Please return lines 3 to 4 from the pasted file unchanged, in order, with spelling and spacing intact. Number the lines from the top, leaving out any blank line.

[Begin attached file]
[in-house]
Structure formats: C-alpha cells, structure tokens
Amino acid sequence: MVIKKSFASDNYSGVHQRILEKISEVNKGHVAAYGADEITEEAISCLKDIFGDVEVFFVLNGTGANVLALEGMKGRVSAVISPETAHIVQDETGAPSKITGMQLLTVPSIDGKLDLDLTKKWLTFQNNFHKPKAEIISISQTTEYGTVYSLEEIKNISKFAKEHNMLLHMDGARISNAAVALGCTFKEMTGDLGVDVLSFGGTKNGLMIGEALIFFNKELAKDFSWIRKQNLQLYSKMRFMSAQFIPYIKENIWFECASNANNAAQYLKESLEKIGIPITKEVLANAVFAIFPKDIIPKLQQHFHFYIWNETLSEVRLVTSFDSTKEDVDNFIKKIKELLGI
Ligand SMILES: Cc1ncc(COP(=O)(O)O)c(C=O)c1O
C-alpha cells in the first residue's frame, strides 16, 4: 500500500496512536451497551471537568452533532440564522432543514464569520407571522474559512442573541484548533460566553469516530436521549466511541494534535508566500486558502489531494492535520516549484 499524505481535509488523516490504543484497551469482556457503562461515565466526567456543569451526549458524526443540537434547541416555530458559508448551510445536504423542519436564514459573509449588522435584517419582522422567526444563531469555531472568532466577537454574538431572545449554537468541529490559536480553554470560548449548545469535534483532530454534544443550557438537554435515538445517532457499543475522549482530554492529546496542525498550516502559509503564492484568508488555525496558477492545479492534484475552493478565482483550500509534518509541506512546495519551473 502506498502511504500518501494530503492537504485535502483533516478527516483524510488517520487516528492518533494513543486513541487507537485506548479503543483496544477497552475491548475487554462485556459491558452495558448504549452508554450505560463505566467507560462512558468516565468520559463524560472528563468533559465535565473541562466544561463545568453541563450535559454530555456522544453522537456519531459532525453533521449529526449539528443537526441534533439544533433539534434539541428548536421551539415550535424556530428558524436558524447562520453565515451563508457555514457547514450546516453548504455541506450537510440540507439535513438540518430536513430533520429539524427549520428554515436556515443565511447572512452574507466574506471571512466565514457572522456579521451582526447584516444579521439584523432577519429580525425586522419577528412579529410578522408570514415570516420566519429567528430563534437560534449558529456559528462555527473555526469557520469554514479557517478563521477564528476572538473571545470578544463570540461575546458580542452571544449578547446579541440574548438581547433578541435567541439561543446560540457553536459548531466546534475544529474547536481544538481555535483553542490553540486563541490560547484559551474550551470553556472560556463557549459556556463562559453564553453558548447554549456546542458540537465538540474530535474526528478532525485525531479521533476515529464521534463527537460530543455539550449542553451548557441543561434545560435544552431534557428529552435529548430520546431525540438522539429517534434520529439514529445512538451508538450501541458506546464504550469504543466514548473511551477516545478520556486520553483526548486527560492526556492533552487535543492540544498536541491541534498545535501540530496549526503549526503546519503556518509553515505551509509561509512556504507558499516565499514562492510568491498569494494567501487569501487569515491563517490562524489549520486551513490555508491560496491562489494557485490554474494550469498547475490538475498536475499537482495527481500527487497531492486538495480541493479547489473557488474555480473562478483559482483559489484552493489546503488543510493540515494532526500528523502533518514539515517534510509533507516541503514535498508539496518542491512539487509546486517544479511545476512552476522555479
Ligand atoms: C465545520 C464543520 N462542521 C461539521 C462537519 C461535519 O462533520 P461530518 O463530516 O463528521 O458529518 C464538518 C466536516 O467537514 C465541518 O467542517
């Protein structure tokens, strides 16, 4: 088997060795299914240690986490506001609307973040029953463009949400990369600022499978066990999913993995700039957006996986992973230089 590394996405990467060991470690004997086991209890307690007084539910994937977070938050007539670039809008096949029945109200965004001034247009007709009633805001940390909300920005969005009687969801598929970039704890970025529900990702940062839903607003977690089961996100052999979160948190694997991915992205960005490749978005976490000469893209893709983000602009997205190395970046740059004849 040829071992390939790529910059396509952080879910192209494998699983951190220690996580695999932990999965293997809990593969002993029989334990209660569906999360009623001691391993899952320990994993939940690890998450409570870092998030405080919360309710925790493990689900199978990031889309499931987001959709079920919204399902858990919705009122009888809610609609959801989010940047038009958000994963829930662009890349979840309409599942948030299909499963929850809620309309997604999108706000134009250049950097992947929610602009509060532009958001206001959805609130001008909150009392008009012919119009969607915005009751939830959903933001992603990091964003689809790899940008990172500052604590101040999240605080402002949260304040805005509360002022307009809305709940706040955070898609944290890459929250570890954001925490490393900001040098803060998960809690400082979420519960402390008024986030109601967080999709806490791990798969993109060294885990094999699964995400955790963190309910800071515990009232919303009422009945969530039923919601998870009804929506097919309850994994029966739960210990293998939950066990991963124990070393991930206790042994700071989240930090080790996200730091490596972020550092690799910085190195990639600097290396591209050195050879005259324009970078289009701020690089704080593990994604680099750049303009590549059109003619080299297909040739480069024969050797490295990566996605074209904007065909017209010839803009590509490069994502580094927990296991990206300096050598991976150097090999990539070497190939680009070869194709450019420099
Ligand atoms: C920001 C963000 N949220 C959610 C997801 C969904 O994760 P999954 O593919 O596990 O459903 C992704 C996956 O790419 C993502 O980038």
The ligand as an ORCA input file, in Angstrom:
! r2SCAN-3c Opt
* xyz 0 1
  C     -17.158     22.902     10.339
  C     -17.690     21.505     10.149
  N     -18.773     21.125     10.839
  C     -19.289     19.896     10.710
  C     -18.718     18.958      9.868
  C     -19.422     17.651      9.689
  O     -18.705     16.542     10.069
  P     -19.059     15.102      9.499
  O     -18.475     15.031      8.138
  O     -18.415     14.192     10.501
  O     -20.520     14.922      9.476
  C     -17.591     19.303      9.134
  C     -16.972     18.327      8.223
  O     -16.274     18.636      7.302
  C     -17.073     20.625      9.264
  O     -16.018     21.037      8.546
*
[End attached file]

Amino acid sequence: MVIKKSFASDNYSGVHQRILEKISEVNKGHVAAYGADEITEEAISCLKDIFGDVEVFFVLNGTGANVLALEGMKGRVSAVISPETAHIVQDETGAPSKITGMQLLTVPSIDGKLDLDLTKKWLTFQNNFHKPKAEIISISQTTEYGTVYSLEEIKNISKFAKEHNMLLHMDGARISNAAVALGCTFKEMTGDLGVDVLSFGGTKNGLMIGEALIFFNKELAKDFSWIRKQNLQLYSKMRFMSAQFIPYIKENIWFECASNANNAAQYLKESLEKIGIPITKEVLANAVFAIFPKDIIPKLQQHFHFYIWNETLSEVRLVTSFDSTKEDVDNFIKKIKELLGI
Ligand SMILES: Cc1ncc(COP(=O)(O)O)c(C=O)c1O